Almighty God, you have given your only Son to be for us a sacrifice for sin, and also an example of godly life: Give us grace to receive thankfully the fruits of his redeeming work, and to follow daily in the blessed steps of his most holy life; through Jesus Christ your Son our Lord, who lives and reigns with you and the Holy Spirit, one God, now and forever. Amen.
Collect, Book of Common Prayer
Contrary to popular opinion, Episcopalians do not refer to the prayers we say at the beginning service as “collects” because we love obscure words for almost everything. The word, “collect,” actually comes from the Latin word, collecta, meaning “a gathering.” And it was used as early as the 5th century by the church to describe the opening prayers used in worship.
The idea behind the word is that these opening prayers “bring together” our individual prayers worship and give them a single voice. Collects are also designed to “bring together” the thoughts of the day’s readings from Scripture into the form of a prayer. So, the themes of most collects are usually reflected in the longing or challenges raised by the Scriptures that we read.
This has important implications for the way in which we understand and use these prayers:
One, they are focused and purposeful. If they don’t seem that way, if they feel more like a verbal “surf” washing over us, it is largely because we fail to focus on the words that we say and drop into autopilot.
Two, they are deeply imbedded in the Bible. It is not unusual for our Christian brothers and sisters to complain that our worship isn’t biblical. But, in fact, apart from being every bit as old as the Bible itself, the form our worship takes is shot through with the language of the Bible. And the collects are an attempt to distill what the Bible has to tell us on any given Sunday into the form of a prayer for God’s help to live into the meaning of Scripture.
Three, collects are based on the promises of Scripture concerning prayer. Scripture says that whenever two or three are gathered, God is with us. The Bible also enjoins us to agree as we pray. What could be more important, for us to agree upon and pray for than that God realize the purpose of his word in our lives?
Finally: If you’ve been following me, you will realize that we also believe that the prayers we say in worship are not just supposed to express ideas. Our prayers are also meant to change us, to form us, to mold us into the kind of people God longs for us to be.
So, with that as a bit of background, what are we are praying for in today’s collect? And what does the Scripture that we’ve read have to suggest about that prayer?
Let’s take it line by line:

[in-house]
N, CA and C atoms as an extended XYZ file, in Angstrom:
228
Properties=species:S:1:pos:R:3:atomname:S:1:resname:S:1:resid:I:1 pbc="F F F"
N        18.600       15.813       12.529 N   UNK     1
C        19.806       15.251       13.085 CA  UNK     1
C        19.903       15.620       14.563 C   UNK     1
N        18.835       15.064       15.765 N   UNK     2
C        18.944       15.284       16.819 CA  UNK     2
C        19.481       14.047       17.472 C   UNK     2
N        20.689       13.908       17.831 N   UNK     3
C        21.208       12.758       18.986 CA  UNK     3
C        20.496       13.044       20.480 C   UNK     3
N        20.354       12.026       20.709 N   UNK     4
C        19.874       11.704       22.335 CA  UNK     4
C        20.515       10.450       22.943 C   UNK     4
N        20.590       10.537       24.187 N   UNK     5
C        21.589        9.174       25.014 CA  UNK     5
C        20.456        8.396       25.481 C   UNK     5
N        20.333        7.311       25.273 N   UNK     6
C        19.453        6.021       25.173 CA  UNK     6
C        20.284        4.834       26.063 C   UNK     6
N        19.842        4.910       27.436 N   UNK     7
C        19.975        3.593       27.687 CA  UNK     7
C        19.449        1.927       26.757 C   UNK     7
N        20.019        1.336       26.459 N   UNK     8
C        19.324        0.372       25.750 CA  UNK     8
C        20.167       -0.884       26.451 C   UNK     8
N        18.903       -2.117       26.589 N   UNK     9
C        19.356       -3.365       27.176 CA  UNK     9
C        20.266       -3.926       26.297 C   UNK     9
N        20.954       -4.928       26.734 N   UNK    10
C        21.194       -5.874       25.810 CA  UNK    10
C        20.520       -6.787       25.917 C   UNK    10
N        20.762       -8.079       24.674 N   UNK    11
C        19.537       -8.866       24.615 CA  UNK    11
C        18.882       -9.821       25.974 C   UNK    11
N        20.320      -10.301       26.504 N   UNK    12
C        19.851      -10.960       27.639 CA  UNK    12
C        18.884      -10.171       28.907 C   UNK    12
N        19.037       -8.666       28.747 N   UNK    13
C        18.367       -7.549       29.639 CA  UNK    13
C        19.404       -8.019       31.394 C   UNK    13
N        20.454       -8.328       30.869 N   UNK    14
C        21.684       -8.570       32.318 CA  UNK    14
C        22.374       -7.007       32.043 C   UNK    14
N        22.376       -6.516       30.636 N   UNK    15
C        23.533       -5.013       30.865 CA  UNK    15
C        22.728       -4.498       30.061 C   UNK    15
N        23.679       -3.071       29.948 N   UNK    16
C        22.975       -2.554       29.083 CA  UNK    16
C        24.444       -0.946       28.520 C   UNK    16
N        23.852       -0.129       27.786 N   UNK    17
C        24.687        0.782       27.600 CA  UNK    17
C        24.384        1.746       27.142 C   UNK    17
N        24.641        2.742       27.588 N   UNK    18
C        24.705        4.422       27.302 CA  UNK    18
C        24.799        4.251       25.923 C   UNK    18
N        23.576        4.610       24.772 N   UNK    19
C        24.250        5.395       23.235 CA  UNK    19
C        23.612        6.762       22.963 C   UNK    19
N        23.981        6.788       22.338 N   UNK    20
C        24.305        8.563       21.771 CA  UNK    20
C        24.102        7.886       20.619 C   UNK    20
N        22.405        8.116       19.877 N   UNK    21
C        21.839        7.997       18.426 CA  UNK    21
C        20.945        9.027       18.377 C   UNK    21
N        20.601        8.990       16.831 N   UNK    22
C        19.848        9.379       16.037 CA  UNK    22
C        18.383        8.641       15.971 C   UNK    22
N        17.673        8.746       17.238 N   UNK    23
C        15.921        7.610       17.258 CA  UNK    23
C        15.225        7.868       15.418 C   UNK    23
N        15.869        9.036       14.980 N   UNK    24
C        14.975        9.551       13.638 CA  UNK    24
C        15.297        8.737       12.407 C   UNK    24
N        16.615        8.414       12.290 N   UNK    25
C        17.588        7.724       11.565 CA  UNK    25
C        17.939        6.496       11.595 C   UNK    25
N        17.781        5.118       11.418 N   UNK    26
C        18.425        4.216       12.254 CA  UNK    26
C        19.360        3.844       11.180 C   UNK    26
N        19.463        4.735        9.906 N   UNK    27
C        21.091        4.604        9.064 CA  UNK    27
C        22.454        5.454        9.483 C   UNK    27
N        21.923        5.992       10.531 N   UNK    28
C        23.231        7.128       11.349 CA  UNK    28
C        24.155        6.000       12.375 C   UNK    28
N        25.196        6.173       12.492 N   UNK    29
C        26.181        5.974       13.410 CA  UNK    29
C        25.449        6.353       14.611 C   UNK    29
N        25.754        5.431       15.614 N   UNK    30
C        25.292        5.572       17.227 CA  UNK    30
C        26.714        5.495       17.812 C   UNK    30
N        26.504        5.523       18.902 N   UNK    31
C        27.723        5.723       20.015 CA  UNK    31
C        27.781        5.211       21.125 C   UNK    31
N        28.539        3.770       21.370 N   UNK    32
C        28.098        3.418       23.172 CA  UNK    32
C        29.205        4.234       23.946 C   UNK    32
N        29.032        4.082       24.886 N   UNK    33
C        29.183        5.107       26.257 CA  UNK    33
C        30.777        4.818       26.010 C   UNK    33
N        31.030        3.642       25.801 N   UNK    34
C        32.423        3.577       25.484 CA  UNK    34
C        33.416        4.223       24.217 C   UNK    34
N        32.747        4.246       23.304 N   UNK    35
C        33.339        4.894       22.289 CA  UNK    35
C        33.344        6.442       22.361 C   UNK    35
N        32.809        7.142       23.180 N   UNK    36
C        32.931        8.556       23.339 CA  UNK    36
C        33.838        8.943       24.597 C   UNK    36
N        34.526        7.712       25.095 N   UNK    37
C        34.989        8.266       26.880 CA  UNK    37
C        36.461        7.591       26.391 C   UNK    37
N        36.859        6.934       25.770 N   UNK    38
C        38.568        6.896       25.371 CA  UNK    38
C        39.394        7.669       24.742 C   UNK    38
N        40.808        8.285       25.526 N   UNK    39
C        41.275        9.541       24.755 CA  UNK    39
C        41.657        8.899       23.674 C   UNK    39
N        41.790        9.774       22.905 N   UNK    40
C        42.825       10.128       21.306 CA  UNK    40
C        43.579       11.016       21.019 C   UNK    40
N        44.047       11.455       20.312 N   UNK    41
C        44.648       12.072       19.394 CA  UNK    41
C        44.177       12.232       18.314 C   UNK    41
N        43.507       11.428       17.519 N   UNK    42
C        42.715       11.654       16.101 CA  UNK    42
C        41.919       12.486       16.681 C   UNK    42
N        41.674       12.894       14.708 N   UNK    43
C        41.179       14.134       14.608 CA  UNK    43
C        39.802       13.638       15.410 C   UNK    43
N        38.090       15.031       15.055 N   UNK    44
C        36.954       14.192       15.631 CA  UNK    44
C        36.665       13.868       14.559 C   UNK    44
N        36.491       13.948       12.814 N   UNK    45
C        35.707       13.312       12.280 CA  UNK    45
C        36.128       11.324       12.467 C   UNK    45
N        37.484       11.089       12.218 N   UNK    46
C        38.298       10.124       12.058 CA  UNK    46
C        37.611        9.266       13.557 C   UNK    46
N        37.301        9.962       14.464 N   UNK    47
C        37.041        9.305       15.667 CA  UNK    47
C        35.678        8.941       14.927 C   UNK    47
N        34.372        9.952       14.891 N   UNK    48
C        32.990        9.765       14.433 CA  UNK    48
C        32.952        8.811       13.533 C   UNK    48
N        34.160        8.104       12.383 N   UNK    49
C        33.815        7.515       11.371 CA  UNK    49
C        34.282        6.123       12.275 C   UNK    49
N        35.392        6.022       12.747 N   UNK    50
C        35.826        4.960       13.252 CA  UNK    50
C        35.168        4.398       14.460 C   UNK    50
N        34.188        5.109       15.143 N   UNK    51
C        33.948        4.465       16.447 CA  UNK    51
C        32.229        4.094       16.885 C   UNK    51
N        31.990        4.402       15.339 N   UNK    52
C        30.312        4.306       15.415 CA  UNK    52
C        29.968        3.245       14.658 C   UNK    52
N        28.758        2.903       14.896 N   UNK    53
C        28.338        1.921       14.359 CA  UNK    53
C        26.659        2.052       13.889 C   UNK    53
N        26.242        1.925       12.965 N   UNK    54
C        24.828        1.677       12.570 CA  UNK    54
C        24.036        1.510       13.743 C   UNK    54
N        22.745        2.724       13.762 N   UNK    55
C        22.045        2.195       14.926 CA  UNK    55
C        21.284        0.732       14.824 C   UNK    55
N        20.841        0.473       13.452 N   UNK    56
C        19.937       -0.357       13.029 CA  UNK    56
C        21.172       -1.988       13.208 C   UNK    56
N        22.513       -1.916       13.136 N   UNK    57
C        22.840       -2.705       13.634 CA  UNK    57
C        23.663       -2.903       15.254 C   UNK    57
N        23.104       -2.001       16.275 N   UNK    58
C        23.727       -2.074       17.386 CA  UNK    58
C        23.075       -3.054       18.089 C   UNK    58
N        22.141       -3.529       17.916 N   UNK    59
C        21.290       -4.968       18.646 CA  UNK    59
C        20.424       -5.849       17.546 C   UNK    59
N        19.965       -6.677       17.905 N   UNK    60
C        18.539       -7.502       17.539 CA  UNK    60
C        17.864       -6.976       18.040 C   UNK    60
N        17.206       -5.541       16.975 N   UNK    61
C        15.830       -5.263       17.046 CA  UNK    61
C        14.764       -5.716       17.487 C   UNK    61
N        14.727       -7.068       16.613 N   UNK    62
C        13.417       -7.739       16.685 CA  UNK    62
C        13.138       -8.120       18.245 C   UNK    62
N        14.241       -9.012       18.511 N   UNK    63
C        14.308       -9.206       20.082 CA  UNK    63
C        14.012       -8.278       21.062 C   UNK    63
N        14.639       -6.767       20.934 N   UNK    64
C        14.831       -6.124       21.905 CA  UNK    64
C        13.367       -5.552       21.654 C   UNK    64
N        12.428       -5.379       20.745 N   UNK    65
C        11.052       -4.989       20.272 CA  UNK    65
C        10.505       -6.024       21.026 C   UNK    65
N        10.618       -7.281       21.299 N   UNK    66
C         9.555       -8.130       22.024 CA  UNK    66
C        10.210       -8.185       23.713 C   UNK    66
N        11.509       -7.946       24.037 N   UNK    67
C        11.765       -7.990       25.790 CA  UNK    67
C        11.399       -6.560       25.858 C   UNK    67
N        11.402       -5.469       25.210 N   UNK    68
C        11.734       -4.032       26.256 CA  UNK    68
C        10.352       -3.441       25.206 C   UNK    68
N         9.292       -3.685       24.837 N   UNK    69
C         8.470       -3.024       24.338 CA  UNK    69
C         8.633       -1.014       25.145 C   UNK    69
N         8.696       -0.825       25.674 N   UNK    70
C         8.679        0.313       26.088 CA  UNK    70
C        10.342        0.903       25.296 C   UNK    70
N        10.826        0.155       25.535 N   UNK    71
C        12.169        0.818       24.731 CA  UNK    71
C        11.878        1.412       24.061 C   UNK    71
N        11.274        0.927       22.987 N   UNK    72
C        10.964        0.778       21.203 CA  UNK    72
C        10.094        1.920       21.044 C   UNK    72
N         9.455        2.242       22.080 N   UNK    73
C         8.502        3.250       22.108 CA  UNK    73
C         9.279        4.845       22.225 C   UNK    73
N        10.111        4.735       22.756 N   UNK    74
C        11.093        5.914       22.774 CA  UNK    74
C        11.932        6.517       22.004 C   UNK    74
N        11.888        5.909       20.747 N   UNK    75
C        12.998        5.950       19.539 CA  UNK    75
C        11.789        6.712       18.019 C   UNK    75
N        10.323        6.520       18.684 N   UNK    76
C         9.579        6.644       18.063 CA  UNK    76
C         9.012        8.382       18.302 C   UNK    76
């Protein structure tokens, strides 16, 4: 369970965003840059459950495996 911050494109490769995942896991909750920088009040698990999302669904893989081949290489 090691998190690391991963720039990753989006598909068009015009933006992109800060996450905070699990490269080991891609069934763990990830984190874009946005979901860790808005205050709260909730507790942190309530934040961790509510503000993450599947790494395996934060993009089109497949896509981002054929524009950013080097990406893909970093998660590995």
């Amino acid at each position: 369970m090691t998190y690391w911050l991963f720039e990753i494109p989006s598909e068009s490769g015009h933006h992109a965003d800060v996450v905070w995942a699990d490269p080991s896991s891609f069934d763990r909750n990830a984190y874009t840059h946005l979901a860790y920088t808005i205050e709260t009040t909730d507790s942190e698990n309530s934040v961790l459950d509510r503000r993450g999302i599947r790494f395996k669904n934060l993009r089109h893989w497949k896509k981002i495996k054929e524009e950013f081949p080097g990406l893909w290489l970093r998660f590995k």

Almighty God, you have given your only Son to be for us a sacrifice for sin…
When we pray this prayer the first thing that we are doing is that we are acknowledging that in Christ God has spared us the consequences of our sin. It’s common for people who don’t understand Christianity to argue that God is out to get us. But, actually, nothing could be further from the truth. It would be more accurate to say that God is out to save us from ourselves.
Now, given the way that we sometimes talk about sin in the church, there are many people who think that the only person who really needs to be saved is the spectacular sinner: the compulsive liar, the abusive husband, the murderer, the rapist, the embezzler. But anyone who has looked at their own sins in anything like an honest fashion has understood why there is so much truth in the saying, “There but for the grace of God go I.”
Apart from that, however, the other way in which we all need saving goes to the questions of identity, meaning and purpose. Without God, it is impossible to arrive at adequate answers to life’s most pressing questions: Why am I here? What is the point of life? What is a good life? How should I make decisions? What does it mean to be moral? What will happen to me when I die? Will I endure at all? Will my life have been of any lasting significance?
Our society is in a mad scramble to answer those questions, relying on race, gender, sexual orientation, intersectionality, and politics. But every one of those approaches are based upon contingent notions of what it means to be a human being. In any other day and age, those considerations would have been and will be different. There is nothing lasting or essential about any of them – and as the pace of changes demonstrates, none of them have the shelf life of ice cream.